This November was brutally cold in many parts of Alaska, including in Bethel.
The Southwest Alaska hub, in fact, recorded its second coldest November on record, at an average 0.7 degrees Fahrenheit.
“So for Bethel, November is the coldest month of the year so far,” said Rick Thoman, a climate specialist at the University of Alaska Fairbanks. “The only time that Bethel had a colder November than this, you have to go all the way back to 1939.”
The deep cold is causing and exacerbating problems around town. It’s the kind of cold that feels like it slaps you across the face. It freezes barges in their tracks. It makes pipes burst open.
For Bethel resident Kyle Roberson, last month was literally the coldest month he’s ever experienced. Roberson is a public defense attorney who moved to Bethel from California a little over a year ago. He recently bought a house in Blueberry Subdivision, and some of the problematic extreme weather has come right into his home.
First, his boiler broke. His heat was out for two days.
“It didn’t take long to get cold. I think my thermostat read 39 [degrees Fahrenheit] by the second day. So just above freezing inside,” said Roberson.
He and his dogs slept next to the only warm spot they could find.
“The dogs and I moved to the couch in front of the wood stove. We had pretty much all the blankets in the house,” he said.
Roberson was able to get his boiler working again. But a few weeks later, on the eve of the Thanksgiving dinner he was slated to host, his pipes froze.
“My pipes are all in my garage,” he said. “And I went into the office for like two hours. And I left the garage door open, and so everything froze up.”
Roberson was able to get his water running quickly by heating his garage with a Toyostove. But once the water was moving again, he realized one of his pipes had burst. He ended up replacing all his old copper pipes with new ones, which cost the new homeowner around $1,000 and took just a few hours. In the end, Roberson was able to host his friends for Thanksgiving dinner.
Across town on Wildlife Lane, a group of six recent college graduates living together in a four-bedroom, one-bathroom house experienced a similar problem. Their toilet stopped working. When one of the roommates, Angel Yi, called their landlord’s handyman, he came by and told her their pipes were frozen.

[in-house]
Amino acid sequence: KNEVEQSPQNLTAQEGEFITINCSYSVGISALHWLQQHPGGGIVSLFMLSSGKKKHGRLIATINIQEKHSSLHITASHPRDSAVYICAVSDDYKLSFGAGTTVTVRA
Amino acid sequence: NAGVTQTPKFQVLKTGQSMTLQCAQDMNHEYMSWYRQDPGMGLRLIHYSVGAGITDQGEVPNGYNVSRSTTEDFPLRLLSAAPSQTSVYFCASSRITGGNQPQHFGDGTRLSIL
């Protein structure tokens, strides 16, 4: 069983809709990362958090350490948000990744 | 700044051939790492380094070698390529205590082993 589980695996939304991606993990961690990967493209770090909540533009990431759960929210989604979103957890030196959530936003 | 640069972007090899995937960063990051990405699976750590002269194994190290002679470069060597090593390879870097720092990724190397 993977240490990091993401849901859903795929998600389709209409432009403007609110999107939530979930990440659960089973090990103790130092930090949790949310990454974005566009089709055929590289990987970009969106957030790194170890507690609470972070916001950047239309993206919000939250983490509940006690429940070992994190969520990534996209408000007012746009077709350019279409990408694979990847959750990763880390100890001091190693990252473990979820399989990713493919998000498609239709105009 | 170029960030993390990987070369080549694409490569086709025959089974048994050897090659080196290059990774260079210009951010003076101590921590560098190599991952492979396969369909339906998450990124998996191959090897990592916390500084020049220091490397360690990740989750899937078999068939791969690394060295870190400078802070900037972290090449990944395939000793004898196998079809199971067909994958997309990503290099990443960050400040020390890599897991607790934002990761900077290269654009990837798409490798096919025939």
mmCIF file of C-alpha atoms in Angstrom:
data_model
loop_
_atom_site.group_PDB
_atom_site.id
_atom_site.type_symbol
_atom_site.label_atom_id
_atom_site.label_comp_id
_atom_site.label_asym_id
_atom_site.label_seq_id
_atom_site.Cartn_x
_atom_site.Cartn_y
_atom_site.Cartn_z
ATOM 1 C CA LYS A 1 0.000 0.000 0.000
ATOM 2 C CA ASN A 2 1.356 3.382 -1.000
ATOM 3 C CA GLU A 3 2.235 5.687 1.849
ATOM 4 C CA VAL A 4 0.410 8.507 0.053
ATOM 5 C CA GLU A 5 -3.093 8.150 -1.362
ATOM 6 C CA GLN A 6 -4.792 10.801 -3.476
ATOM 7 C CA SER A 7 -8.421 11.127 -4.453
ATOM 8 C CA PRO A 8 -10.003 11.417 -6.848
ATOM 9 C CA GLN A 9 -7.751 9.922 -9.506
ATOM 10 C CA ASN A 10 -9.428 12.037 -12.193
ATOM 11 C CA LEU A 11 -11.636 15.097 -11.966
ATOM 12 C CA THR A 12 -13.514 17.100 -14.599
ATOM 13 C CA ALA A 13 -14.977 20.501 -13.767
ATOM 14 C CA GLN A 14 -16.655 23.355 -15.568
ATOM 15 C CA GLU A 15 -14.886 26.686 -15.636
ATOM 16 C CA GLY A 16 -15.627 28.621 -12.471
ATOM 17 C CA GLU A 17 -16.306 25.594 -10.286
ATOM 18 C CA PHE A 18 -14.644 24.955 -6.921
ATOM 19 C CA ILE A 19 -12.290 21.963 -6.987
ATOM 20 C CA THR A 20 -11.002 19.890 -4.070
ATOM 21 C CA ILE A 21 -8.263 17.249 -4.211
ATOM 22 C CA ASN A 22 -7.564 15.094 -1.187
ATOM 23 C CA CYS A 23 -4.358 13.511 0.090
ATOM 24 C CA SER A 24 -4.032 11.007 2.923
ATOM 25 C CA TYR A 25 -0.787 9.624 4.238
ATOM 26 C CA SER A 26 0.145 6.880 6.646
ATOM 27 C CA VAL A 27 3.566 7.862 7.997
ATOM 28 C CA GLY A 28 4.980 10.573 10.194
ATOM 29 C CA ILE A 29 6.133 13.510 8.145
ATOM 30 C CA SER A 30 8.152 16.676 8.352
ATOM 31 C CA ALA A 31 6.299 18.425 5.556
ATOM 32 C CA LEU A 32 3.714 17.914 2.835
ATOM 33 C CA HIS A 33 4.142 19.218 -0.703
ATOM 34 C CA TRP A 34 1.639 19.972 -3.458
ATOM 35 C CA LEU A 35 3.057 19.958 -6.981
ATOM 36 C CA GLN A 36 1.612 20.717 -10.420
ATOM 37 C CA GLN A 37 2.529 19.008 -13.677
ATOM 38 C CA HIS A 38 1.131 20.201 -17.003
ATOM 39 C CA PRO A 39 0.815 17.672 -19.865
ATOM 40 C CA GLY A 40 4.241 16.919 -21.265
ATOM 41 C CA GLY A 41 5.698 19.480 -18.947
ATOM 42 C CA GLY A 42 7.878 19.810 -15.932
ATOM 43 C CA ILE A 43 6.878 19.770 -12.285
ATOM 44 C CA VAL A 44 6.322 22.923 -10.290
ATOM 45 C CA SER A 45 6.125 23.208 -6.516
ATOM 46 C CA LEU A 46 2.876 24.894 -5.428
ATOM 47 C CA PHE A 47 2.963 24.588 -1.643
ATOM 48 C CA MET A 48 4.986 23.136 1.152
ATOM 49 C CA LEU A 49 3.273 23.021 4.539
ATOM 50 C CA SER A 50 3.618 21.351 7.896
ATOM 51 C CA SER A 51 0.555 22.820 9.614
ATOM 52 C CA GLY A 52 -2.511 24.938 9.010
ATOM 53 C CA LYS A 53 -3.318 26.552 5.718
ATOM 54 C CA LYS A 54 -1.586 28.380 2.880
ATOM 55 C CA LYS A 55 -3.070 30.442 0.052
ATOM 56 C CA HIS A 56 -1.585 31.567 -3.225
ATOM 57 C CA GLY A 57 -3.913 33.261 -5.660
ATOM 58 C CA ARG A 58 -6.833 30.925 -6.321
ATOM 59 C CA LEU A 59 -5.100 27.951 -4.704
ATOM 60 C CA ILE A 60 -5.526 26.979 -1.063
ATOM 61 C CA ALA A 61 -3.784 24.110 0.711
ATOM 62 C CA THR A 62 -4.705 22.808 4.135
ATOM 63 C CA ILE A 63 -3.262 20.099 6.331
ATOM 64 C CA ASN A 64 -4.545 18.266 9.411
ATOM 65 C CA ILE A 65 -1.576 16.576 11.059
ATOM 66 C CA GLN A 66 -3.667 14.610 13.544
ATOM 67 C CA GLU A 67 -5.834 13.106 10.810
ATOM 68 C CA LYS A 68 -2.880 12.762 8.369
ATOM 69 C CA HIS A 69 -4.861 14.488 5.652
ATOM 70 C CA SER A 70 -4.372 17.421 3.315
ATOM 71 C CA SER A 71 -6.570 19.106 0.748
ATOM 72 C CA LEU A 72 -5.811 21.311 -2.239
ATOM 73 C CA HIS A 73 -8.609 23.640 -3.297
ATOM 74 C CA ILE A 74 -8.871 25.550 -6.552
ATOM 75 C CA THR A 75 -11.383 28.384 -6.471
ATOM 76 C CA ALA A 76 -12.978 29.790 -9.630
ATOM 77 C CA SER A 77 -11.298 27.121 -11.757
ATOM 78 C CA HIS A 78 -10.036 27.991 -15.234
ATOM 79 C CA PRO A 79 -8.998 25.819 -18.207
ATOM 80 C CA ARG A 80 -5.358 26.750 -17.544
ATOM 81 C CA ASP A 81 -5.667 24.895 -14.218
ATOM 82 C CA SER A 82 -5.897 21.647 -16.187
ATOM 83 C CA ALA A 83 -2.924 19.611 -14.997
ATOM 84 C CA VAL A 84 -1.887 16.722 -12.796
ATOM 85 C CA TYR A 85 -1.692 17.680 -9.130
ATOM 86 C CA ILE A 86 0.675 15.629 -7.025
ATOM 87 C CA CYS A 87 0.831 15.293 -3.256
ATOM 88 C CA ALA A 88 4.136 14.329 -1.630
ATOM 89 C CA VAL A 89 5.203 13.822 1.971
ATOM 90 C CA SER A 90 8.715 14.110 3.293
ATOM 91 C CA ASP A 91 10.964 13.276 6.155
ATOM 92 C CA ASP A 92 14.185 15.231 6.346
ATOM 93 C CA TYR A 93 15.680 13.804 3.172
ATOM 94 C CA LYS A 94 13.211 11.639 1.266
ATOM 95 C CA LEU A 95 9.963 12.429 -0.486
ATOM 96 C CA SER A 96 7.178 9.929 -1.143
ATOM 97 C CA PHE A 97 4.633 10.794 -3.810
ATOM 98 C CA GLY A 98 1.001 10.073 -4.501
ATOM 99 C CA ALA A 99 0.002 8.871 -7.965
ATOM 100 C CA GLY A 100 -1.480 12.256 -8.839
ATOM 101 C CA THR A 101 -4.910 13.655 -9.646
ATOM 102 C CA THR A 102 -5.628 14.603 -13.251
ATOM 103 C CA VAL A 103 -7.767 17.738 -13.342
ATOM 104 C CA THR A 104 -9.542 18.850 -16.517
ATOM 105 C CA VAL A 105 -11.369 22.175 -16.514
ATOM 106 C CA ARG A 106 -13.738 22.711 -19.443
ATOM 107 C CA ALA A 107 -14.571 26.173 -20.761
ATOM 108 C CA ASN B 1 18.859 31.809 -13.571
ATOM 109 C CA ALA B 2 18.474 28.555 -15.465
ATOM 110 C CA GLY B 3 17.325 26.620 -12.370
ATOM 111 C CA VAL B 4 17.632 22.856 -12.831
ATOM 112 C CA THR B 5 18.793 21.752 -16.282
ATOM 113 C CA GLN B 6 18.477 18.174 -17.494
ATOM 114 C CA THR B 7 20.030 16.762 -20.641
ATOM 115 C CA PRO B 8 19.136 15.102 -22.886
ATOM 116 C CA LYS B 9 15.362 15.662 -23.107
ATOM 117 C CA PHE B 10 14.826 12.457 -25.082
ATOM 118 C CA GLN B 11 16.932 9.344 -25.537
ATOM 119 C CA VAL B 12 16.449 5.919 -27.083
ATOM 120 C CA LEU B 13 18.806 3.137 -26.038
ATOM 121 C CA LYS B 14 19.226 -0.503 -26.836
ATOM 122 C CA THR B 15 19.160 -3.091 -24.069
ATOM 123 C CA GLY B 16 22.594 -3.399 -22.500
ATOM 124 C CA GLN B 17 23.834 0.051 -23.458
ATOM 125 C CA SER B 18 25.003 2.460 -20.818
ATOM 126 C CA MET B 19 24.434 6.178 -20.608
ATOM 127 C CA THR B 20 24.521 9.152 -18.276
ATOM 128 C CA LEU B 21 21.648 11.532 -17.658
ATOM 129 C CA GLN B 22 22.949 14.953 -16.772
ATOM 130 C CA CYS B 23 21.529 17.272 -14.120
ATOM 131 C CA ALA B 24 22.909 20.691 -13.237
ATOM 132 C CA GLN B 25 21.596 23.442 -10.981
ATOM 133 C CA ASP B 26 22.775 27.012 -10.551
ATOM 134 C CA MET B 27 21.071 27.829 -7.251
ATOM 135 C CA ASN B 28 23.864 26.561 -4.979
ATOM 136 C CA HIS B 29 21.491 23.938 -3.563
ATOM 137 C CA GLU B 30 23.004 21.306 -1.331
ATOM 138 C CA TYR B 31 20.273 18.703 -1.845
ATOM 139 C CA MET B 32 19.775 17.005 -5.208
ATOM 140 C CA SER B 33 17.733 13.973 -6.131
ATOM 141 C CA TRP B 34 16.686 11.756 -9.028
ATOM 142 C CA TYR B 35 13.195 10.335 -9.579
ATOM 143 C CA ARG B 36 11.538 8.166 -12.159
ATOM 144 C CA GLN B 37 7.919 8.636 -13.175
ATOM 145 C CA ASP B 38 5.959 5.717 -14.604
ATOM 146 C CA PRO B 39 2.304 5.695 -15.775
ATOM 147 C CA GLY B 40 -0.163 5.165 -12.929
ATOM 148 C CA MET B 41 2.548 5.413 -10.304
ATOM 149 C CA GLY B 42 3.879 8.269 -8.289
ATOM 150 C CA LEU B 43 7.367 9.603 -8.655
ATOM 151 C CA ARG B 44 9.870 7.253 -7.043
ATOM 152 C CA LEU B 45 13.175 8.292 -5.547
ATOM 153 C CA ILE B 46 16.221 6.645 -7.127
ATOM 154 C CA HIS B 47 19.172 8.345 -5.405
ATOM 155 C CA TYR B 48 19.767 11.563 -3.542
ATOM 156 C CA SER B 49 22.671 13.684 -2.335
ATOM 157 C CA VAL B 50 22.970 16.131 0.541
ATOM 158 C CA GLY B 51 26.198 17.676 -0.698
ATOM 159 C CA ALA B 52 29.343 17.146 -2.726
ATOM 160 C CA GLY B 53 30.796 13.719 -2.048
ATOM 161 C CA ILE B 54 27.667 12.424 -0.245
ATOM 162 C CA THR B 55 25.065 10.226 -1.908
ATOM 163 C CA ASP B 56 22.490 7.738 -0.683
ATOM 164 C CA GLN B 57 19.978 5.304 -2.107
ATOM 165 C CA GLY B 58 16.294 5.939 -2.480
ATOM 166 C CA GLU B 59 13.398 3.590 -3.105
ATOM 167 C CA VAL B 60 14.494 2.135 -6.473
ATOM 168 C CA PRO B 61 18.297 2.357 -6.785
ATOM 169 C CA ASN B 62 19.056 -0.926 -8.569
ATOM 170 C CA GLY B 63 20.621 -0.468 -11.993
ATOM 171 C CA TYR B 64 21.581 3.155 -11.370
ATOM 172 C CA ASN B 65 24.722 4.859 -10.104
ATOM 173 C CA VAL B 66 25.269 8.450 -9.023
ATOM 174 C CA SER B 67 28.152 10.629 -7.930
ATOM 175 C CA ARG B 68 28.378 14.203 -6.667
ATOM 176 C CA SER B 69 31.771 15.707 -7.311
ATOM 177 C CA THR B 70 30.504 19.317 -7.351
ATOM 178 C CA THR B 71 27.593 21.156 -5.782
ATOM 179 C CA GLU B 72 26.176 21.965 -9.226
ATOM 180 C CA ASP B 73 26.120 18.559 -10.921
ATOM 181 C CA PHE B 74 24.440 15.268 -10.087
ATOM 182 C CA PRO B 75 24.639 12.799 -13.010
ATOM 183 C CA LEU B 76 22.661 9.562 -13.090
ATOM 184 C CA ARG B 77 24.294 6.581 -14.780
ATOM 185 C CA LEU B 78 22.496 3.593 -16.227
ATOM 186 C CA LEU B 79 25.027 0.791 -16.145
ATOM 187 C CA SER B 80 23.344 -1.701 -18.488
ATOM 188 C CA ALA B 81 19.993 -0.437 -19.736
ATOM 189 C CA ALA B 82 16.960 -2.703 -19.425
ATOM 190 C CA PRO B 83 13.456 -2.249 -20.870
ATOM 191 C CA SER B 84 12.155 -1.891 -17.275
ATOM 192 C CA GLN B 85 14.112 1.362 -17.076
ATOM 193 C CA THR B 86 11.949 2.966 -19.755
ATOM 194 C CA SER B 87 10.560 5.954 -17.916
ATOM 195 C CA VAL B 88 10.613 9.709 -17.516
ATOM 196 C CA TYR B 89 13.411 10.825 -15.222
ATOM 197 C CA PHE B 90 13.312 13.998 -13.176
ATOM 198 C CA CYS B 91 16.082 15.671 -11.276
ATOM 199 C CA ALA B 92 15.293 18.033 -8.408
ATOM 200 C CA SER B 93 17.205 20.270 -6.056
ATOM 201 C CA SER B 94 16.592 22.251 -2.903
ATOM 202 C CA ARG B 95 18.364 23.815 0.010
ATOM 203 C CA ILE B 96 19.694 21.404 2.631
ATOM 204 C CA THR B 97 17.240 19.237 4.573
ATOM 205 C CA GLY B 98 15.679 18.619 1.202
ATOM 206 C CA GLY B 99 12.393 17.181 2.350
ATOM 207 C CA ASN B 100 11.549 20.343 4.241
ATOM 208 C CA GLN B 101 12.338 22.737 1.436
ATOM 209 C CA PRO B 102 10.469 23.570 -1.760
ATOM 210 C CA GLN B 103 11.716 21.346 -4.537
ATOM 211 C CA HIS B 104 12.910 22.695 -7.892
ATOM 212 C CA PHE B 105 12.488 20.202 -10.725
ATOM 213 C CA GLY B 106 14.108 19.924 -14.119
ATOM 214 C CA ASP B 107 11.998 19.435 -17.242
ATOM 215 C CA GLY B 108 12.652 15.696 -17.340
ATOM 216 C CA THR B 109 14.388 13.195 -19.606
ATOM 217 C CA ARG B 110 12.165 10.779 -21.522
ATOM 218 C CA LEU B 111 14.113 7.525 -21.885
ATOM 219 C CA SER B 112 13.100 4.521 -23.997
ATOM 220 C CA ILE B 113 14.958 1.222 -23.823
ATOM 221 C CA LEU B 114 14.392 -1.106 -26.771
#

“So we didn’t have water, I think, for the next two days,” said Yi.
Several of the roommates had other places to stay. But the ones who didn’t?
“Our landlord let us use an office that was nearby the house,” said Yi. “And she gave access to the office and then we used the bathroom, but we couldn’t shower.”
Yi is new to Bethel and it was her first time dealing with frozen pipes.
Yi and Roberson are just a couple of the Bethel residents who have experienced frozen pipes this winter. And for those with pipes prone to freezing, be warned: Thoman said that this whole winter could pan out to be a cold one. That’s in part because the cold snap led to early sea ice.
“We’ve got a jump start compared to, say, the last six or seven years on having that ice in the Bering Sea, which is a thumb on the scale to tell us to tilt us to colder winters, at least compared to recent years, maybe not so much compared to historical times,” said Thoman. “And the Climate Prediction Center, operated by the National Weather Service, is forecasting increased chances for significantly below normal temperatures for this upcoming winter.”
Thoman said when looking at trends, the last month was a bit of an anomaly. Southwestern Alaska has actually been trending toward warmer autumns and winters.
As the climate continues to warm, Thoman said, Southwest Alaska will still continue to see deviations from the higher median temperatures.
“Just because it’s warming doesn’t mean it still doesn’t get cold,” he said. “It’s still Southwest Alaska.”